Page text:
company's value is different than its stock price. The value of a
company is its market capitalization, which is the stock price
multiplied by the number of shares outstanding. For example, a
company that trades at $100 per share and has 1,000,000 shares
outstanding ($100 x 1,000,000 = $100,000,000)has a lesser value than
a company that trades at $50 but has 5,000,000 shares outstanding
($50 x 5,000,000 = $250,000,000). To further complicate things, the
price of a stock doesn't only reflect a company's current value--it
also reflects the growth that investors expect in the future.
The most important factor that affects the value of a company is
its earnings. Earnings are the profit a company makes, and in
the long run no company can survive without them. It makes sense
when you think about it. If a company never makes money, they aren't
going to stay in business. Public companies are required to report
their earnings four times a year. Many analysts forecast earning per
share four times a year. If a company's results surprise (are better
than expected), the price jumps up. If a company's results
disappoint (are worse than expected), then the price will fall.
Of course, it's not just earnings that can change the sentiment
towards a stock price. It would be a rather simple world if this
were the case! During the dot-com bubble, for example, dozens of
Internet companies rose to have market capitalizations in the
billions of dollars without ever making even the smallest profit. As
we all know, these valuations did not hold, In fact they are
corrected by market value. There are factors other than current
earnings that influence stocks. Investors have developed literally
hundreds of these variables, ratios and indicators.
So, why do stock prices change? The best answer is that
nobody really knows for sure. Some believe that it isn't possible to
predict how stocks will change in price while others think that by
drawing charts and looking at past price movements, you can
determine when to buy and sell. The only thing we do know as a
certainty is that stocks are volatile and can change in price
The important things to grasp about this subject are the
1. At the most fundamental level, supply and demand in the market
determine stock price.
2. Price times the number of shares outstanding (market
capitalization) is the value of a company. Who is the market leader
in terms of growth and has most relative strength and profit margin.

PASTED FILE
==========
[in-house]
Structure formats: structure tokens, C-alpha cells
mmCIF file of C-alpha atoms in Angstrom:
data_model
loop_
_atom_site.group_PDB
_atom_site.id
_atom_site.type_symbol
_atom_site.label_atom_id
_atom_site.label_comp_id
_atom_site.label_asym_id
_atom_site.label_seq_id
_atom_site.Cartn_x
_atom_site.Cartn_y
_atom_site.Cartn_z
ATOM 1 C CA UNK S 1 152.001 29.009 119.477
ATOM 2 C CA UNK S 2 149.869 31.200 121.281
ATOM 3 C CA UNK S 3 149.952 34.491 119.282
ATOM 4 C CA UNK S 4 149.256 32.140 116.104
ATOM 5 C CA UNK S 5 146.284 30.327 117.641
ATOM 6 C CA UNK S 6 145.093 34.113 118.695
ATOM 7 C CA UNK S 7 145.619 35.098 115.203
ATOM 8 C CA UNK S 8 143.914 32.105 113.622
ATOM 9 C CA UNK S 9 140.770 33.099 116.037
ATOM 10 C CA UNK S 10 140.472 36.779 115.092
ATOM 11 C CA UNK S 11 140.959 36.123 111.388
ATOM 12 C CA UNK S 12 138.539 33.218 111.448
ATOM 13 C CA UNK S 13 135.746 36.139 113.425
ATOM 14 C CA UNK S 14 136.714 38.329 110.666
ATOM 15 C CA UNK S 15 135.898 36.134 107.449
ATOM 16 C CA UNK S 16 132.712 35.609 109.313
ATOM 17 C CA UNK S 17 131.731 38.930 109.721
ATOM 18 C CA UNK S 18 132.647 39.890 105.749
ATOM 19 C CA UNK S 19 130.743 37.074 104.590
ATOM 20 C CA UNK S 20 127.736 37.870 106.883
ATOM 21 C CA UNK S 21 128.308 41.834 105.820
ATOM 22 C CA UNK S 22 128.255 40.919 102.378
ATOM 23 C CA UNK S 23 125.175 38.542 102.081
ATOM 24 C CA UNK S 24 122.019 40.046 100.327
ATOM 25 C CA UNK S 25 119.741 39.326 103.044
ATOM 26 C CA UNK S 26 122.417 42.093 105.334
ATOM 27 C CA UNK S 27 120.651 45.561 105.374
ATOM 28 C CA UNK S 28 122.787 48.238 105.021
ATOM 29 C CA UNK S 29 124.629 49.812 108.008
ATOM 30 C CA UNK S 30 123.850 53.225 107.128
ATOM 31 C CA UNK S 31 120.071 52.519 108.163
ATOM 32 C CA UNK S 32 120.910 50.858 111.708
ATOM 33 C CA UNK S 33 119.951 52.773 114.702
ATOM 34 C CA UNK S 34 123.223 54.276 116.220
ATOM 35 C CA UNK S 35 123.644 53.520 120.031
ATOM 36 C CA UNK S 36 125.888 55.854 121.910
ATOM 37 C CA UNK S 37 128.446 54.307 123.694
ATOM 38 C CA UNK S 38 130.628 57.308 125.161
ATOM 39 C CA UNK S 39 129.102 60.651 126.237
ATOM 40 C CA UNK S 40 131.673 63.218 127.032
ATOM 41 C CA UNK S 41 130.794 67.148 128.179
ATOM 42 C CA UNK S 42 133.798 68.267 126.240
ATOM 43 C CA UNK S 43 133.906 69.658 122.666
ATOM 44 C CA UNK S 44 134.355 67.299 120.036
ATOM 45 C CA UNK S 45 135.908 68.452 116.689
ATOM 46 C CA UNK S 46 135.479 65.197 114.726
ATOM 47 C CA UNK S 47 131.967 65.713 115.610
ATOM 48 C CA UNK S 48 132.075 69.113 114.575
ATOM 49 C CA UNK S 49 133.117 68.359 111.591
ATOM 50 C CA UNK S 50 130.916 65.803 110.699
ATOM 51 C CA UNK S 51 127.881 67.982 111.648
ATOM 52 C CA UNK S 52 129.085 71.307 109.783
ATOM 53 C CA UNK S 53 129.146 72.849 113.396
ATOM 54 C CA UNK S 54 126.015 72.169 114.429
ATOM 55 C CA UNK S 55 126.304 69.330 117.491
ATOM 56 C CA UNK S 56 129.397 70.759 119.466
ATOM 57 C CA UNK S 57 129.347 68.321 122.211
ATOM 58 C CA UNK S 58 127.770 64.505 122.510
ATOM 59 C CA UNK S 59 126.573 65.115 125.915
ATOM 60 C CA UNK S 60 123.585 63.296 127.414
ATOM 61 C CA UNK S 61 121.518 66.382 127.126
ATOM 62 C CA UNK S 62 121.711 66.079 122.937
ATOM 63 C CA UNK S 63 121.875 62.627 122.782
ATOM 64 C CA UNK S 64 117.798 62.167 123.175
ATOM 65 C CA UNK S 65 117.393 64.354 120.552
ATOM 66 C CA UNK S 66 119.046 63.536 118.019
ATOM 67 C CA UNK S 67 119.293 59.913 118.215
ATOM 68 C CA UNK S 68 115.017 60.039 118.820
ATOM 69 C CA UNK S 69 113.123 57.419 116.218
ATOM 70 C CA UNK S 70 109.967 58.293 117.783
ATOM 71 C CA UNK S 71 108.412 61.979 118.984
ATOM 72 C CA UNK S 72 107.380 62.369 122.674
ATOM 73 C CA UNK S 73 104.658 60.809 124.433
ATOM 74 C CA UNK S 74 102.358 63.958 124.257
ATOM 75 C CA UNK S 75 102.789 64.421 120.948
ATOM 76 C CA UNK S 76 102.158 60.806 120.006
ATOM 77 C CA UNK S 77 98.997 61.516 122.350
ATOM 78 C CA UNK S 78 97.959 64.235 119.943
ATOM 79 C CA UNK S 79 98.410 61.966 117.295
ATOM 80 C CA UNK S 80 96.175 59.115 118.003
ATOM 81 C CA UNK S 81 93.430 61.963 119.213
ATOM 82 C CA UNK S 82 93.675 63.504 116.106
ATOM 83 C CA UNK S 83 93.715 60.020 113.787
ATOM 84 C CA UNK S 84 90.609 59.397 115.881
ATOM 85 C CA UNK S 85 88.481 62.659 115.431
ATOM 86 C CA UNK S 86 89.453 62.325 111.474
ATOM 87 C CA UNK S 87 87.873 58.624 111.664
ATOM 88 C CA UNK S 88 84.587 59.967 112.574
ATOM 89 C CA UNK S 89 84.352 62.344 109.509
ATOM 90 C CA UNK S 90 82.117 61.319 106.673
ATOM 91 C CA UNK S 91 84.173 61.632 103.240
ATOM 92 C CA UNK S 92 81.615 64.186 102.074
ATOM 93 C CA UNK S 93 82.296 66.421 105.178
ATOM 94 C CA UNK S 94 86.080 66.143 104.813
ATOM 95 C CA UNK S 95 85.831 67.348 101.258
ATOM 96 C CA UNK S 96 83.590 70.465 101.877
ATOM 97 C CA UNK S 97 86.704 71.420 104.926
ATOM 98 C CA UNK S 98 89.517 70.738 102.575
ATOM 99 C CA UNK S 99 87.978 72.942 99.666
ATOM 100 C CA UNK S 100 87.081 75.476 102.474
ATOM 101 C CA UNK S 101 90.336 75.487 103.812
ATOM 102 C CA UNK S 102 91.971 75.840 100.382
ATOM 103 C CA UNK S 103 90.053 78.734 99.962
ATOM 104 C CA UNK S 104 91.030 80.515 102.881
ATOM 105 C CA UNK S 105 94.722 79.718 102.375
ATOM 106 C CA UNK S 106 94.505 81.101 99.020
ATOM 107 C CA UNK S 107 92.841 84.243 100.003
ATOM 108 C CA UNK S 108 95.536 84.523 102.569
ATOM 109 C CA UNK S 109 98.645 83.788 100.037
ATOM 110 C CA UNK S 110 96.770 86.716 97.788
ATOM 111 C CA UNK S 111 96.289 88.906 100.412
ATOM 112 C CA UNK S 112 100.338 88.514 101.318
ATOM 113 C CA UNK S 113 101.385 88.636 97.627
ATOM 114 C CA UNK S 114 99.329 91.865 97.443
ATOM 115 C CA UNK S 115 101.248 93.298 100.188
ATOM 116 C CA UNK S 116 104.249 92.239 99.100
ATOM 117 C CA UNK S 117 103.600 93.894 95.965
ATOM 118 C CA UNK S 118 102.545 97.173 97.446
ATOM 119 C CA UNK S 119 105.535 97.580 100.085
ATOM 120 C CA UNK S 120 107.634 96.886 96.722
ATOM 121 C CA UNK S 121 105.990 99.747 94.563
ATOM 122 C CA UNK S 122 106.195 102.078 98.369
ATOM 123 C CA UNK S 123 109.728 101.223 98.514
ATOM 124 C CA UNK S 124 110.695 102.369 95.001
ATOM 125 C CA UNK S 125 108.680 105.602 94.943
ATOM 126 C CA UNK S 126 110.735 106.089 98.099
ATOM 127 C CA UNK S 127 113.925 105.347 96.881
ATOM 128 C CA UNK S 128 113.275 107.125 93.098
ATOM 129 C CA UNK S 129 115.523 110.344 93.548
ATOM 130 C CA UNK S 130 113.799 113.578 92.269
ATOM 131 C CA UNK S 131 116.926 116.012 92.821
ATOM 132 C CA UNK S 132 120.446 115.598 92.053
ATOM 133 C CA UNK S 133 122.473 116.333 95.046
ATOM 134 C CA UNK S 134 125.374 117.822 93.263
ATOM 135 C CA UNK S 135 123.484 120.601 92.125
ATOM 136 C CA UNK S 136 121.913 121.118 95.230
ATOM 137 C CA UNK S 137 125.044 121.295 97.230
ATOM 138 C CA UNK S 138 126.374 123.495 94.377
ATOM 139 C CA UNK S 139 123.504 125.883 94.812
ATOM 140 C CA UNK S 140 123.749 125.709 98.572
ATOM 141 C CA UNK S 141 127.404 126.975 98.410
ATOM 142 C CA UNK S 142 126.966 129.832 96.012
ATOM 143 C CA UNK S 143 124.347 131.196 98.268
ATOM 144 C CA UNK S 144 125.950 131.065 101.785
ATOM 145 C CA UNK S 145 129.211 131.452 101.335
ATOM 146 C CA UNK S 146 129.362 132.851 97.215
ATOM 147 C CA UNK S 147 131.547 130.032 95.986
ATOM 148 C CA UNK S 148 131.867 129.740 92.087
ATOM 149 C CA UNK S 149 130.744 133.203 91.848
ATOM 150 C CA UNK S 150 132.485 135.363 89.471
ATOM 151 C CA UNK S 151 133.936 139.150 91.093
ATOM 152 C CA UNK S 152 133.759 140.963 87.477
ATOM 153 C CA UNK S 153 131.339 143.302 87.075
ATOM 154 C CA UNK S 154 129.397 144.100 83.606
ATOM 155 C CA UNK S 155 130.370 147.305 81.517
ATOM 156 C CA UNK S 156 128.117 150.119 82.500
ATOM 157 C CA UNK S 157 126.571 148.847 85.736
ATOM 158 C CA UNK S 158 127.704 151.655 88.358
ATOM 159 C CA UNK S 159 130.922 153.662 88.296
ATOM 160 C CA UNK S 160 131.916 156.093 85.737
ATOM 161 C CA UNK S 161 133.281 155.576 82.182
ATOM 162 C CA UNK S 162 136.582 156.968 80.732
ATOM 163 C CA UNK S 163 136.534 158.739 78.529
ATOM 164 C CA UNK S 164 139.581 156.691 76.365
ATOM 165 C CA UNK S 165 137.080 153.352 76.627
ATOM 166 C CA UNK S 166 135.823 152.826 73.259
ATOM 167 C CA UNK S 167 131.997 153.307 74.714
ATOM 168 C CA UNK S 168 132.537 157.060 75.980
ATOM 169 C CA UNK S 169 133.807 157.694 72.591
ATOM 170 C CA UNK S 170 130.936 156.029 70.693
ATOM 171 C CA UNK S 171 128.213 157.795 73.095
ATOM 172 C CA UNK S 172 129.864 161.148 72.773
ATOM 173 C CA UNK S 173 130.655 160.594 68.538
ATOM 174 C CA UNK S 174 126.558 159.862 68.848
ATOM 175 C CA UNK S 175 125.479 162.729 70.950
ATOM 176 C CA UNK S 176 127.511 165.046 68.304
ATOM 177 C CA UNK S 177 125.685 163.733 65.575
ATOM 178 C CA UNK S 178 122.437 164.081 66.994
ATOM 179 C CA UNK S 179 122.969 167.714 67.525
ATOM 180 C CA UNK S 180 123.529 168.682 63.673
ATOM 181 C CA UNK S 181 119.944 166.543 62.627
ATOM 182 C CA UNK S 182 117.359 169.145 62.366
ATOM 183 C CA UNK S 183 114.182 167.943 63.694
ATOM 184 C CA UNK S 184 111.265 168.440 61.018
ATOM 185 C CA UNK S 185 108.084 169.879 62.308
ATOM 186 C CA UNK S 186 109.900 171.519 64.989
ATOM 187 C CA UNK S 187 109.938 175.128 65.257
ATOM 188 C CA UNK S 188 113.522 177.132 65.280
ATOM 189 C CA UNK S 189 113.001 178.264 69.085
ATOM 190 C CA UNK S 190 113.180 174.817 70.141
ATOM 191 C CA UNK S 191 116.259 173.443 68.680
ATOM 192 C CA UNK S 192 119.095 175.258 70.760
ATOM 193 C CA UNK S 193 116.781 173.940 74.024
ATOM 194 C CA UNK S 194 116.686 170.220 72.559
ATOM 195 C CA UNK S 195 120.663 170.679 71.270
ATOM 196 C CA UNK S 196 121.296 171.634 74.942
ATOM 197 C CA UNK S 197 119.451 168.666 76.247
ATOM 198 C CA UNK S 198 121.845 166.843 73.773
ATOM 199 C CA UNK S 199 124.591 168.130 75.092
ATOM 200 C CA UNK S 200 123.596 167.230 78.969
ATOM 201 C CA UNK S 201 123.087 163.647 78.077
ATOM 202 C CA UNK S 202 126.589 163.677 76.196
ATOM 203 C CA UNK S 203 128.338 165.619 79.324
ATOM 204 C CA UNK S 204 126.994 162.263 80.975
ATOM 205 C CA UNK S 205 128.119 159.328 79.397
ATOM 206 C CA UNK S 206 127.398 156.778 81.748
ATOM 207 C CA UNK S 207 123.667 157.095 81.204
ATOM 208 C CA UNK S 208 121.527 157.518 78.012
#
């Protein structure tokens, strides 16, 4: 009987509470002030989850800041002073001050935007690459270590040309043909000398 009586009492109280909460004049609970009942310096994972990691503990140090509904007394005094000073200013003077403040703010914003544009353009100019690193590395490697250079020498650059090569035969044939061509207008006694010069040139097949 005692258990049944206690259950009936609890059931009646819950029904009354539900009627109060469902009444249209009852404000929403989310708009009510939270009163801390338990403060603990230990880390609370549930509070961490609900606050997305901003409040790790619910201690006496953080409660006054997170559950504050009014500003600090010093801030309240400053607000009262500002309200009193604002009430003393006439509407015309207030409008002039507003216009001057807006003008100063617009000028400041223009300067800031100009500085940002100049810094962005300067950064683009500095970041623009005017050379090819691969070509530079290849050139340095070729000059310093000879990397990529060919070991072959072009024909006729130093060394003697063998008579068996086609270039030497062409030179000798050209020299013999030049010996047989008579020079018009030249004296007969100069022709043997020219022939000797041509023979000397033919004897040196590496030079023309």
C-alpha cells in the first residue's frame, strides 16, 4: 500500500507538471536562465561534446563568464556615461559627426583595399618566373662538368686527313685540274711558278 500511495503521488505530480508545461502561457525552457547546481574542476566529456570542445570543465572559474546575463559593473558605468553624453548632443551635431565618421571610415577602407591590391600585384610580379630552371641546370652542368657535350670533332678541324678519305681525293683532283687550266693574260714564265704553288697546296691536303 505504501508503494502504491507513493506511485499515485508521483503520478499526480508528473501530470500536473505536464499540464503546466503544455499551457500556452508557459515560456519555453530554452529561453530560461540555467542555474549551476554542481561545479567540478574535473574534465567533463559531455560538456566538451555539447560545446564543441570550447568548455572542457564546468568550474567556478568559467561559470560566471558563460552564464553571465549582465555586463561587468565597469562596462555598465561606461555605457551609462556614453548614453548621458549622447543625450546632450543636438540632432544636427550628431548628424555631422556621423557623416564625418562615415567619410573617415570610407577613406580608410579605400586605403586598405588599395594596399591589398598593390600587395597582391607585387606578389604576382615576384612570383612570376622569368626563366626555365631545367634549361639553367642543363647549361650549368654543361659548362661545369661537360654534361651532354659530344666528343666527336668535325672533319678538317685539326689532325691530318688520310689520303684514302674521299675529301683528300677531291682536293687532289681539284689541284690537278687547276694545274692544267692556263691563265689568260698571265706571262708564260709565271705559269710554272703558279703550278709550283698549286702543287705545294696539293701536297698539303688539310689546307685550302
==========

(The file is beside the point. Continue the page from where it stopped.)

3. Theoretically earnings are what affect investors' valuation of a
company, but there are other indicators that investors use to
predict stock price. Remember, it is investors' sentiments,
attitudes, and expectations that ultimately affect stock prices.
4. There are many theories that try to explain the way stock prices
move the way they do. Unfortunately, there is no one theory that can
The Bulls, the
Bears, and the Farm: On Wall Street, the bulls and bears are in
a constant struggle. If you haven't heard of these terms already,
you undoubtedly will as you begin invest. The Bulls: a bull market
is when everything in the economy is great, people are finding jobs,
GDP is growing and stocks are rising. Things are just plain rosy,
picking stocks during a bull market is easier because everything is
going up. Bull markets can't last forever though, and sometimes they
can lead to dangerous situations if stocks become overvalued. If a
person is optimistic, believing that stocks will go up, he or she is
called a bull and said to have a bullish outlook. The Bears: a bear
market is when the economy is bad, recession is looming, and stock
prices are falling.
best way to invest in dividend stocks is the buy-and-hold strategy.
That means you buy a dividend paying stock and hold it until you
find another company paying higher-yield dividend for enough period
of time. Basically you will have fixed income as dividends in
addition to stock price gain or loss.
What you should consider to own a dividend stock forever, you want
three things from that stock:
1. High yield dividends.
2. Continued payment history.
3. Payout ratio follows less than 70% on Net-income.
Dividend payments: when a company declares dividend usually quoted
either as a Dollar/Taka amount or as a percentage. The Dollar/Taka
amount is how much you will get paid per year on each share of stock
you own. The percentage is calculated as the dollar/taka amount on
each stock own divided by the current per stock price times 100 that
is called dividend yield.